Inside Higher Ed has a useful summary of new large-scale research on “How Readers Discover Content in Scholarly Journals”.
“Google Scholar: The Good, The Bad and The Ugly“, a short free Powerpoint from the University of Leeds in the UK. It’s a useful up-to-date summary, but I’d worry about the document’s opening claim that Google Scholar has… “Almost 100% coverage of journals from partner databases and publicly available TOCs”. A casual glance at this statement may mislead people into assuming that Google Scholar has complete coverage. It doesn’t. As I’ve said before, it is rather poor at including the contents of large numbers of open access arts and humanities ejournals.
I hear that Questia is to… “relaunch this summer with an all-new updated look and feel”. Questia is a low-cost commercial buffet-style online research library, aimed at students. It claims to be… “the world’s largest online collection of books and journal articles in the humanities and social sciences”.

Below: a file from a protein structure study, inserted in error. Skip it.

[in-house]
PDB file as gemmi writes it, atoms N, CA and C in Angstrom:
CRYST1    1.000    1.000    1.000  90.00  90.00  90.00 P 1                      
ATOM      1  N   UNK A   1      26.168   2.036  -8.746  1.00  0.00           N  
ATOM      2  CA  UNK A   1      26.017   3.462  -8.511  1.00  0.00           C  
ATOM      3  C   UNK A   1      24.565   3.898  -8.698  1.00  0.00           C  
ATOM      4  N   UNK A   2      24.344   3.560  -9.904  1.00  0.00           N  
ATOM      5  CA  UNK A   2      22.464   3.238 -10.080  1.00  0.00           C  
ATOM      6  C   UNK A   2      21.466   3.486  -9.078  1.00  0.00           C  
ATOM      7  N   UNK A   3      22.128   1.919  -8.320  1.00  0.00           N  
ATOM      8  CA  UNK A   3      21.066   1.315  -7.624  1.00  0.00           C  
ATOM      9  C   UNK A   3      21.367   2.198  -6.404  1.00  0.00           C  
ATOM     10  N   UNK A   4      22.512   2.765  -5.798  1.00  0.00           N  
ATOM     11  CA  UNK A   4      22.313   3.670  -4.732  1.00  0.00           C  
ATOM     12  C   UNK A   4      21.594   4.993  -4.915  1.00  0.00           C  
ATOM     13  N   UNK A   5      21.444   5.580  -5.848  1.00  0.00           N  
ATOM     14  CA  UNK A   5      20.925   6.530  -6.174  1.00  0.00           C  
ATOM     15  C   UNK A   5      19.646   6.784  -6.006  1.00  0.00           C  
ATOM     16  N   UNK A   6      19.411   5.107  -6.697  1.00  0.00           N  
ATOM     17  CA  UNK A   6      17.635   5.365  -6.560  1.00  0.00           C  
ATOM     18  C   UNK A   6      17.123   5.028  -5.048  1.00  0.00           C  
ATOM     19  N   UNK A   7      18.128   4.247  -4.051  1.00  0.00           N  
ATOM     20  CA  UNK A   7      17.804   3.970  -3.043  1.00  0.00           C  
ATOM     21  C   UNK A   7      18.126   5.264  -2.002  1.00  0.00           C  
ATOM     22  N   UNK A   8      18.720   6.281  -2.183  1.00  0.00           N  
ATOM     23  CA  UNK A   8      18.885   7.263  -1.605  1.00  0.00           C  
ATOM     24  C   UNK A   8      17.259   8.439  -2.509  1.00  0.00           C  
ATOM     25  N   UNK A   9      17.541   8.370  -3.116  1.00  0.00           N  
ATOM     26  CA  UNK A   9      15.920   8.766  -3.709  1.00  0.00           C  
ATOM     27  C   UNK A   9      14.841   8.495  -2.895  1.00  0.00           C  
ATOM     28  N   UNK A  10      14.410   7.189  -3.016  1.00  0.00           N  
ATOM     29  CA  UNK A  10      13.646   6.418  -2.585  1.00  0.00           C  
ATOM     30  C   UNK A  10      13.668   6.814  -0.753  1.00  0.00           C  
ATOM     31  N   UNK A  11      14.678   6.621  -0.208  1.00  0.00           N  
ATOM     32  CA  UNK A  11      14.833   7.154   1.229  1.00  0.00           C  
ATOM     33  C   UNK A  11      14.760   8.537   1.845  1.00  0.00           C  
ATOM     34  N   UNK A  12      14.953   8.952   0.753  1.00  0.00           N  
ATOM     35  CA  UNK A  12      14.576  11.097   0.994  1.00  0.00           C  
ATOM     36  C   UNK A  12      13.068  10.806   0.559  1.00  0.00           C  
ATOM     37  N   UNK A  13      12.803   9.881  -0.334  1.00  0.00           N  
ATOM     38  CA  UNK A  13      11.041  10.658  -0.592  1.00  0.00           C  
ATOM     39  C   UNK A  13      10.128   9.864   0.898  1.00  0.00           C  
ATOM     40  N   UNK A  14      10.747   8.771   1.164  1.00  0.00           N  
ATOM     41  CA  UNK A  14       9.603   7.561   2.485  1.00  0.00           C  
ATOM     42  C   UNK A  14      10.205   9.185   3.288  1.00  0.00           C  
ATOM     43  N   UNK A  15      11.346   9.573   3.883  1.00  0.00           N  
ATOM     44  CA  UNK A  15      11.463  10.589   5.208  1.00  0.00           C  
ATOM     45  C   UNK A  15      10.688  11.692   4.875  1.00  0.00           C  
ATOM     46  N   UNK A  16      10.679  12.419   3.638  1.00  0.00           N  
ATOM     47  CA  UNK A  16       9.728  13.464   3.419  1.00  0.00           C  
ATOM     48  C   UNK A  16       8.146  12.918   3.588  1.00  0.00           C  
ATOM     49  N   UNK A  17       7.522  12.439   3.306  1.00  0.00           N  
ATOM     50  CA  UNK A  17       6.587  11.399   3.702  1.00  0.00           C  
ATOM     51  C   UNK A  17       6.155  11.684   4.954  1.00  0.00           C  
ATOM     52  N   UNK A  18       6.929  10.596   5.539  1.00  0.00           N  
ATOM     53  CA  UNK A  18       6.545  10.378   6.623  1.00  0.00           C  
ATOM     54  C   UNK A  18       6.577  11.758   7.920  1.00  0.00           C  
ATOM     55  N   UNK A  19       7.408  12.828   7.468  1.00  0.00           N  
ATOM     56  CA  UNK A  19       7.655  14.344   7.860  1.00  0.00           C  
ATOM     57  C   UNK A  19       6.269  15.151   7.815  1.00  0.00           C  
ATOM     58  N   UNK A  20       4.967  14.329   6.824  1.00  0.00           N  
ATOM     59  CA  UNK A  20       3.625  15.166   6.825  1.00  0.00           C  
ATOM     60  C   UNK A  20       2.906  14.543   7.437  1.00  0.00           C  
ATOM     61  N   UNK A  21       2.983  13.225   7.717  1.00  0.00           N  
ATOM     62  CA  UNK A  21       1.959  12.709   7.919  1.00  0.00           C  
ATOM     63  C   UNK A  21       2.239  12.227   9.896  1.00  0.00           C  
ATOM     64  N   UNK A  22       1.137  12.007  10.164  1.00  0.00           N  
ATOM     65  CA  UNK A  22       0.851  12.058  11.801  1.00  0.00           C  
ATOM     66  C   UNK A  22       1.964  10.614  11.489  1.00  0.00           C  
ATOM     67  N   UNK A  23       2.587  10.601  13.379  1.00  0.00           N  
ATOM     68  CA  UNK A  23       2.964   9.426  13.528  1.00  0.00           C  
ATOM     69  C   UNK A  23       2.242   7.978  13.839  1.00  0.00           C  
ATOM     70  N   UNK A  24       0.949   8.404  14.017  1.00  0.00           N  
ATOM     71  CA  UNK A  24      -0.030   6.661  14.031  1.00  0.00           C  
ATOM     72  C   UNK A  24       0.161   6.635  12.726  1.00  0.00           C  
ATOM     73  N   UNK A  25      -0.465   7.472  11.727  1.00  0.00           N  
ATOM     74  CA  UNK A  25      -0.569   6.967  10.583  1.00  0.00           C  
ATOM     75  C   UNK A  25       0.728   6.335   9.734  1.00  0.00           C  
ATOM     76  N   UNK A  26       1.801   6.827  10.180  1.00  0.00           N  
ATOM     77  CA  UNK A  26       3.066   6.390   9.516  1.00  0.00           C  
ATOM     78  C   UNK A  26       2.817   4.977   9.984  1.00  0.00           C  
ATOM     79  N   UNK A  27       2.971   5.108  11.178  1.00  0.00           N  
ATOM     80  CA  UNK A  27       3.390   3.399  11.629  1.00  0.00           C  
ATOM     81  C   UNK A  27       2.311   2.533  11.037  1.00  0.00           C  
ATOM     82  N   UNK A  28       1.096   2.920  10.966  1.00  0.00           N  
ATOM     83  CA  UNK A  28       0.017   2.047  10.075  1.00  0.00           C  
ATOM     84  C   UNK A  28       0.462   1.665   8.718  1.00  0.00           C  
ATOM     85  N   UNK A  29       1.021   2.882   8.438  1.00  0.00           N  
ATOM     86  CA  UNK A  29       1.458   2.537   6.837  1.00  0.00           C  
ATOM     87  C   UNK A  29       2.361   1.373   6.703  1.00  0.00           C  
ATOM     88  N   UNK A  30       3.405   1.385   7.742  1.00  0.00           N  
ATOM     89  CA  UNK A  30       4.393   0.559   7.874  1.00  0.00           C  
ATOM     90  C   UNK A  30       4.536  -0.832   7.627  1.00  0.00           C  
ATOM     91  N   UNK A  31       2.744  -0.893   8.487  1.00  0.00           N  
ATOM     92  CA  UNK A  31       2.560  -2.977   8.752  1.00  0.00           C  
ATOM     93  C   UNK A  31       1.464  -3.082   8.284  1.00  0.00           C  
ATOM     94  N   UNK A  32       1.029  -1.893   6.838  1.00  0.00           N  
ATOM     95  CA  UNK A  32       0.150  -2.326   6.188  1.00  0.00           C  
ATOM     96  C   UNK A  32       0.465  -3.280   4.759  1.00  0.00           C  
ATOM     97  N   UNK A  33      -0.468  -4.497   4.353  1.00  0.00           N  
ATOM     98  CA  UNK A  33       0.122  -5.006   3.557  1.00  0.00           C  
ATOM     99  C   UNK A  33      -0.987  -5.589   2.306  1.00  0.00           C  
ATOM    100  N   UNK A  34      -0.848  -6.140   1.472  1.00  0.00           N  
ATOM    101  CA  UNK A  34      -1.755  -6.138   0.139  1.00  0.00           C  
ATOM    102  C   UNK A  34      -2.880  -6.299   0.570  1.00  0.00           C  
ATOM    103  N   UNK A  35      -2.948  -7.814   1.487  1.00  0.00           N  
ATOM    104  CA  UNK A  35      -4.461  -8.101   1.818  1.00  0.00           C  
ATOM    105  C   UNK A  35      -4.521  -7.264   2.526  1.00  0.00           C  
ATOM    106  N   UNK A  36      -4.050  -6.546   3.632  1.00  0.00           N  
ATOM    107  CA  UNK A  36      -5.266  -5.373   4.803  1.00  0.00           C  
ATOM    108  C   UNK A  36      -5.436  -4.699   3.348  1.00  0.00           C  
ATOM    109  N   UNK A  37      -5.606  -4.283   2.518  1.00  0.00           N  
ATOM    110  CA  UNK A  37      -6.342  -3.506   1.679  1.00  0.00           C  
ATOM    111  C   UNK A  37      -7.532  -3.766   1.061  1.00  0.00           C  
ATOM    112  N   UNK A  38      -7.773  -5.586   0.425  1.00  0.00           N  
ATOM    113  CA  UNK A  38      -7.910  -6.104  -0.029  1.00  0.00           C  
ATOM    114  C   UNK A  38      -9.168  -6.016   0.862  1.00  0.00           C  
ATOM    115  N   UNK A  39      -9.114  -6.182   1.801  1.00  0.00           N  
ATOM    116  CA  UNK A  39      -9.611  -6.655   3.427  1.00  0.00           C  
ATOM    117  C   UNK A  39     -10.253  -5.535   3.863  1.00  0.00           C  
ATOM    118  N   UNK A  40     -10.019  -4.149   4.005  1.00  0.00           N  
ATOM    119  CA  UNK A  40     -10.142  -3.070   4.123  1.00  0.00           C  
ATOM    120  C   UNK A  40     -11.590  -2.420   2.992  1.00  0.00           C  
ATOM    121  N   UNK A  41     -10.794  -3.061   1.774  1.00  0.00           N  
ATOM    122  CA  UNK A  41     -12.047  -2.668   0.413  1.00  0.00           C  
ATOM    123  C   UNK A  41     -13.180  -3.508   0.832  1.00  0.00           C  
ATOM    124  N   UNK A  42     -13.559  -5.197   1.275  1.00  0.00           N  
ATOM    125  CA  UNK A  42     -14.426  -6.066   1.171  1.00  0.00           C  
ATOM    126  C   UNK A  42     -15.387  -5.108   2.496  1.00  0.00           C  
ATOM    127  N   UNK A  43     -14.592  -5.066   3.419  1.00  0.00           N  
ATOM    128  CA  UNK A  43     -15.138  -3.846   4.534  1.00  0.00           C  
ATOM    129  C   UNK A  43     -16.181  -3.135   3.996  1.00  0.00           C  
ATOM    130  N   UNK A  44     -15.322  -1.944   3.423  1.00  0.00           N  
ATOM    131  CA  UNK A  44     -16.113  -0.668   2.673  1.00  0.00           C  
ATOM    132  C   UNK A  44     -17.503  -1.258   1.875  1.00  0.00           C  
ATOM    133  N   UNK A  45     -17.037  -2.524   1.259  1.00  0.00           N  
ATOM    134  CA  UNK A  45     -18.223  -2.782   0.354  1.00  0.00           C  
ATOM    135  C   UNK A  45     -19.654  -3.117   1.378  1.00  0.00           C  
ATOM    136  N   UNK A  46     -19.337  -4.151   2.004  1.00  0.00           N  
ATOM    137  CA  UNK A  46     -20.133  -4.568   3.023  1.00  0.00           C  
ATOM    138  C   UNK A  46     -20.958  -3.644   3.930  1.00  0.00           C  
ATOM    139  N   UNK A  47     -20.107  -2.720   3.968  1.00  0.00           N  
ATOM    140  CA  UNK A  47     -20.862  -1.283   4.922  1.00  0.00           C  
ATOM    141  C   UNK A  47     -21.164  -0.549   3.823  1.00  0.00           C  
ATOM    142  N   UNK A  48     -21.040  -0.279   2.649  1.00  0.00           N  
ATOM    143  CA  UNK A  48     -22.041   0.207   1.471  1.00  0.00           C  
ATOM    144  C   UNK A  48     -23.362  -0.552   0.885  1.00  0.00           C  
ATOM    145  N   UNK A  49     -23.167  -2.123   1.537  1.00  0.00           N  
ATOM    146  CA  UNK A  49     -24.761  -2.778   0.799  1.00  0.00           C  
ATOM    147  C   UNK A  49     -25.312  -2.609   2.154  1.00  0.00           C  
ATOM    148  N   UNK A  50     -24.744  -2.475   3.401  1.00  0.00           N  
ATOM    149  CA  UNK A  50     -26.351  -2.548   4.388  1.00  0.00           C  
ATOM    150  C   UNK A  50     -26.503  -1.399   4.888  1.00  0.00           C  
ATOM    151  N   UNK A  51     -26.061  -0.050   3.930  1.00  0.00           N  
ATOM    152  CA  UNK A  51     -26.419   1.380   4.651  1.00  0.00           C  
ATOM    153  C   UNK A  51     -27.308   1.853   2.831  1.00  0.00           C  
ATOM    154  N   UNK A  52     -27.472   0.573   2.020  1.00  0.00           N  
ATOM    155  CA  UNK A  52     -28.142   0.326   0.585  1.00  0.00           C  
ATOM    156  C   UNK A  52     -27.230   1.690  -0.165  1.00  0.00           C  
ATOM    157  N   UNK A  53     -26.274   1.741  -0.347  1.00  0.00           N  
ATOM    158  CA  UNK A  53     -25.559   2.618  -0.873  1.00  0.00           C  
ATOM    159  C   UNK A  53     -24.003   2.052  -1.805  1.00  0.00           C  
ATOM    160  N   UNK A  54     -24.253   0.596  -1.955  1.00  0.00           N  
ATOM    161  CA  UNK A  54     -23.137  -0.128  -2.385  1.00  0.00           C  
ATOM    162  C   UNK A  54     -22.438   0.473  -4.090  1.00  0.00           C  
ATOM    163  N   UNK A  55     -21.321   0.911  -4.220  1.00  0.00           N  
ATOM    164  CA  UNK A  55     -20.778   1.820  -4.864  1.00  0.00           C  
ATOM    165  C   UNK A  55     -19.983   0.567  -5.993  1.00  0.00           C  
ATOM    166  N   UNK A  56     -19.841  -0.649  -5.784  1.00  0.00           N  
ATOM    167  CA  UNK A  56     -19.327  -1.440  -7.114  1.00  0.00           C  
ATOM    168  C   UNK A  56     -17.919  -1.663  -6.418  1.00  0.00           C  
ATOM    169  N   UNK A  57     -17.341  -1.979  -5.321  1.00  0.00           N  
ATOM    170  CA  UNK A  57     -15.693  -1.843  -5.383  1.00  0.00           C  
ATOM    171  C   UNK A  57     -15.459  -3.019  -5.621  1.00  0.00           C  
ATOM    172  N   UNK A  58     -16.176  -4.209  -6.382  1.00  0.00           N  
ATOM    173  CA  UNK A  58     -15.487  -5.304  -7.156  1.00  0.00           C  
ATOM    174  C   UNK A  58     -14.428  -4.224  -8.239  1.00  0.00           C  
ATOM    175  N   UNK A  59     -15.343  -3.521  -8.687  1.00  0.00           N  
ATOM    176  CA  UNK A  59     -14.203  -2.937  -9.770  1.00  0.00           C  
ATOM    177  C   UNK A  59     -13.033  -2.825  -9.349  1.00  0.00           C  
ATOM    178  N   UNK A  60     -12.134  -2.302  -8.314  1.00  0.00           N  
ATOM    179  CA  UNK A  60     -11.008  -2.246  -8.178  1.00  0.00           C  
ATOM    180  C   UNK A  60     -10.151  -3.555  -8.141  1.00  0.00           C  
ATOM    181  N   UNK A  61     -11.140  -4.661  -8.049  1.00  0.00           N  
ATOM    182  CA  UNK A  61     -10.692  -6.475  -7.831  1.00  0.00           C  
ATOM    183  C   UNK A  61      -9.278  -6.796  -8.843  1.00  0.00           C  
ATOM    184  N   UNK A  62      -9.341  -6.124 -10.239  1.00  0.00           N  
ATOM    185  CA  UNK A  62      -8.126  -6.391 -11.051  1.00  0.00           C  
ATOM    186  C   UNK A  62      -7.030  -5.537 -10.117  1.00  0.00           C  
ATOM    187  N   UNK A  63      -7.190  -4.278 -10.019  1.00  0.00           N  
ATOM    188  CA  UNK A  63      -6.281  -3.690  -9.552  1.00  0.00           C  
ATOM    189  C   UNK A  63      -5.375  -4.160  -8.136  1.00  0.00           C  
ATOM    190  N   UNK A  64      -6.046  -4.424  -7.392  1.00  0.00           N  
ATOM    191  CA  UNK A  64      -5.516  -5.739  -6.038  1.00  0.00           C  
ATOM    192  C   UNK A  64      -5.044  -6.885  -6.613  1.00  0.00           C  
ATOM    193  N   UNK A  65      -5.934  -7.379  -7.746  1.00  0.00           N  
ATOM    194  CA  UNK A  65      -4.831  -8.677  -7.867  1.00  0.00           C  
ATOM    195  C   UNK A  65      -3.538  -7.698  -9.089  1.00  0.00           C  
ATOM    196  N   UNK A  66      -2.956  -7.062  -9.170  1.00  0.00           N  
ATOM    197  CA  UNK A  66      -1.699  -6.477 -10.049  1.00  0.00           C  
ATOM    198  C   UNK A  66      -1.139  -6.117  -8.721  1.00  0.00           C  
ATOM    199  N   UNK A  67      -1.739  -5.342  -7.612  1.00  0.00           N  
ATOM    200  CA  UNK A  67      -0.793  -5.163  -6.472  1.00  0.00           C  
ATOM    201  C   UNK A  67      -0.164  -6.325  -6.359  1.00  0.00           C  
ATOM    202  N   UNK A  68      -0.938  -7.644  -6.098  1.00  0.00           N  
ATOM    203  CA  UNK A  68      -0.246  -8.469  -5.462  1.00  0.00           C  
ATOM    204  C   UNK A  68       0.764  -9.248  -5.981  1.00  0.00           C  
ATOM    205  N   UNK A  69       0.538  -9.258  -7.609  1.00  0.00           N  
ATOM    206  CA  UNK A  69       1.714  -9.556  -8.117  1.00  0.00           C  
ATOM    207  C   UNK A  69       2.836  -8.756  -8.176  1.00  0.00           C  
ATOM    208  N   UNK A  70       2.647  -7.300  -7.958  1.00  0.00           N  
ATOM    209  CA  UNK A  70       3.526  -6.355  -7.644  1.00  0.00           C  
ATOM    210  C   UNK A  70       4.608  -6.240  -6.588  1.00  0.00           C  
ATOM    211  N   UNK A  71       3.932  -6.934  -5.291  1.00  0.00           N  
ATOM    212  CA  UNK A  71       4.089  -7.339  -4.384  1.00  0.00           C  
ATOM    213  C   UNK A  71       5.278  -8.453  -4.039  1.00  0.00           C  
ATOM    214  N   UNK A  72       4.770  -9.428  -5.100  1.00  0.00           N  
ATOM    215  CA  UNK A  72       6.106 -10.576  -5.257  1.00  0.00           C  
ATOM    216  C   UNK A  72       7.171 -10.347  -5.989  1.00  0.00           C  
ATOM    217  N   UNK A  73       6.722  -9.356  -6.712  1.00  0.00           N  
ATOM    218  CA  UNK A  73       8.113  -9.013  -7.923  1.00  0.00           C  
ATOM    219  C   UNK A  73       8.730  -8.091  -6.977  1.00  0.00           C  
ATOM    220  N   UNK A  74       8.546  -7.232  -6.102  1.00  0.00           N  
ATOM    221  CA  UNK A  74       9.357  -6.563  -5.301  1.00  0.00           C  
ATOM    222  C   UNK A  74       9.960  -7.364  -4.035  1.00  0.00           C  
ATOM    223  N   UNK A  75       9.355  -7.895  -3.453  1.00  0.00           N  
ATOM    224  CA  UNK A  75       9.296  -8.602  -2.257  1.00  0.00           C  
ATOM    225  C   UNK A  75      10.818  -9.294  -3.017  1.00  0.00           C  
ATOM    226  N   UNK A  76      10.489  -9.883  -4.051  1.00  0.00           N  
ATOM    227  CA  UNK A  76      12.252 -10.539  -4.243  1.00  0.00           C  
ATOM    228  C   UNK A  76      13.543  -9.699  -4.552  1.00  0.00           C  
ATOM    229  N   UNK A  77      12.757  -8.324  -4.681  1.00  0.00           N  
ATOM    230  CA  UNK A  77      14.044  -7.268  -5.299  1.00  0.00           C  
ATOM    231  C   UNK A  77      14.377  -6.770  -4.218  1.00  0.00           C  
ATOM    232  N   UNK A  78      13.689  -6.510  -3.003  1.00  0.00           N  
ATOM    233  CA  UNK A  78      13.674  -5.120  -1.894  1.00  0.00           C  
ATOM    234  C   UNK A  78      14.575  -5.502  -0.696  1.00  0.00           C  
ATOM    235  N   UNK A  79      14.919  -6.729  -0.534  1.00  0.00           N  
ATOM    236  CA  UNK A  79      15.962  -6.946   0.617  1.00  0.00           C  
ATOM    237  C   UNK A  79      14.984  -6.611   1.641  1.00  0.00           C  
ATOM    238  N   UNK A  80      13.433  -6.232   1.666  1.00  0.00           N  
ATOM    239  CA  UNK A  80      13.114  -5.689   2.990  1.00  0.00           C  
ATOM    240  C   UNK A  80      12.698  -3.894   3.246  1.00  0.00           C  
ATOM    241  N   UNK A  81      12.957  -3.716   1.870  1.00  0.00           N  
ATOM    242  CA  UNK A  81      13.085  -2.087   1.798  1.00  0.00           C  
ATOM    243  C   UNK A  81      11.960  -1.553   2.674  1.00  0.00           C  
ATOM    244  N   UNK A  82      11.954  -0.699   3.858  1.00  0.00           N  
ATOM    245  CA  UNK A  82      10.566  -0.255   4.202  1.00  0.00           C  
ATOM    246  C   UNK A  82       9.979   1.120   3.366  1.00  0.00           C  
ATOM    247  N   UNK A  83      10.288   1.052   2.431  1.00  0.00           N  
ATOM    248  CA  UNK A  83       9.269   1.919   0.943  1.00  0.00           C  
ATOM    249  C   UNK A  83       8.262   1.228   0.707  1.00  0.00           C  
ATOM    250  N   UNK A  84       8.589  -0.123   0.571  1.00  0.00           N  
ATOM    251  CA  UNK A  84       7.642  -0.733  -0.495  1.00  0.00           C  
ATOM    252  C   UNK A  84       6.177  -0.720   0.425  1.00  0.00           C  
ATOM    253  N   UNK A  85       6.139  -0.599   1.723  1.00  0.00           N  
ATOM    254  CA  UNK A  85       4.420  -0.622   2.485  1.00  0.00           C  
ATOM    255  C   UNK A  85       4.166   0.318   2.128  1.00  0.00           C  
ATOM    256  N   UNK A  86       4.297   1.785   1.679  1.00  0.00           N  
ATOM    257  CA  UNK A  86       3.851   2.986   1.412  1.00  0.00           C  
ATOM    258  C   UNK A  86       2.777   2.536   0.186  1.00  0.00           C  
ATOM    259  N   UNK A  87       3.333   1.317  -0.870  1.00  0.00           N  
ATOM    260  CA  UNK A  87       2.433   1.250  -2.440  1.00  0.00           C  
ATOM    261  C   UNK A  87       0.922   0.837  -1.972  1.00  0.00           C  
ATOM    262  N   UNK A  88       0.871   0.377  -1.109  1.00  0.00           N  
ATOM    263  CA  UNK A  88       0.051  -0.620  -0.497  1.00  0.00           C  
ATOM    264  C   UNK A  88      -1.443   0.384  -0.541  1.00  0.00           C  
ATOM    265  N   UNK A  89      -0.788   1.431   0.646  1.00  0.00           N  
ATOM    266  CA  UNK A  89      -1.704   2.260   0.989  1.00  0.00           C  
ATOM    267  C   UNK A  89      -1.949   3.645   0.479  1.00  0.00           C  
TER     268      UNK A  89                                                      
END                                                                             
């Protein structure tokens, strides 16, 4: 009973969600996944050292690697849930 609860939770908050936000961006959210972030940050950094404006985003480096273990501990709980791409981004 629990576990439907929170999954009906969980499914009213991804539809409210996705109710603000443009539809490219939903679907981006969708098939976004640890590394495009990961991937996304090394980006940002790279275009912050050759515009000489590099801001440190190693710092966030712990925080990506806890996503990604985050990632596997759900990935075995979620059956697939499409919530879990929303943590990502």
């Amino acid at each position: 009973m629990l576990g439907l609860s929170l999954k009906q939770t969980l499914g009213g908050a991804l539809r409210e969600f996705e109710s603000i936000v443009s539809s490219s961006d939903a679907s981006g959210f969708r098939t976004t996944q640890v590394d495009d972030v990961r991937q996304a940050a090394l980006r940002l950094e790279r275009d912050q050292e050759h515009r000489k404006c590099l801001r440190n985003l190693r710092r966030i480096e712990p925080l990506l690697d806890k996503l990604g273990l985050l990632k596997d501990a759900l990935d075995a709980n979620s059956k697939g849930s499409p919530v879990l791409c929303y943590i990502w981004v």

Incidentally, I also note that Open J-Gate hasn’t come back online after five months away — it went offline in February 2012 and is now just a holding page. Does anyone know if it’s likely to be coming back?
The Getty Research Institute has announced the Getty Research Portal…
“a free online search gateway that aggregates descriptive metadata of digitized art history texts, with links to fully digitized copies that are free to download.”
Launch date is the 31st of May 2012.
A new paper, “A study of the information search behaviour of the millennial generation” [those born between 1982 and 2000]. The paper found; erratic information search processes; only limited attempts to evaluate the quality / timeliness / validity of information found.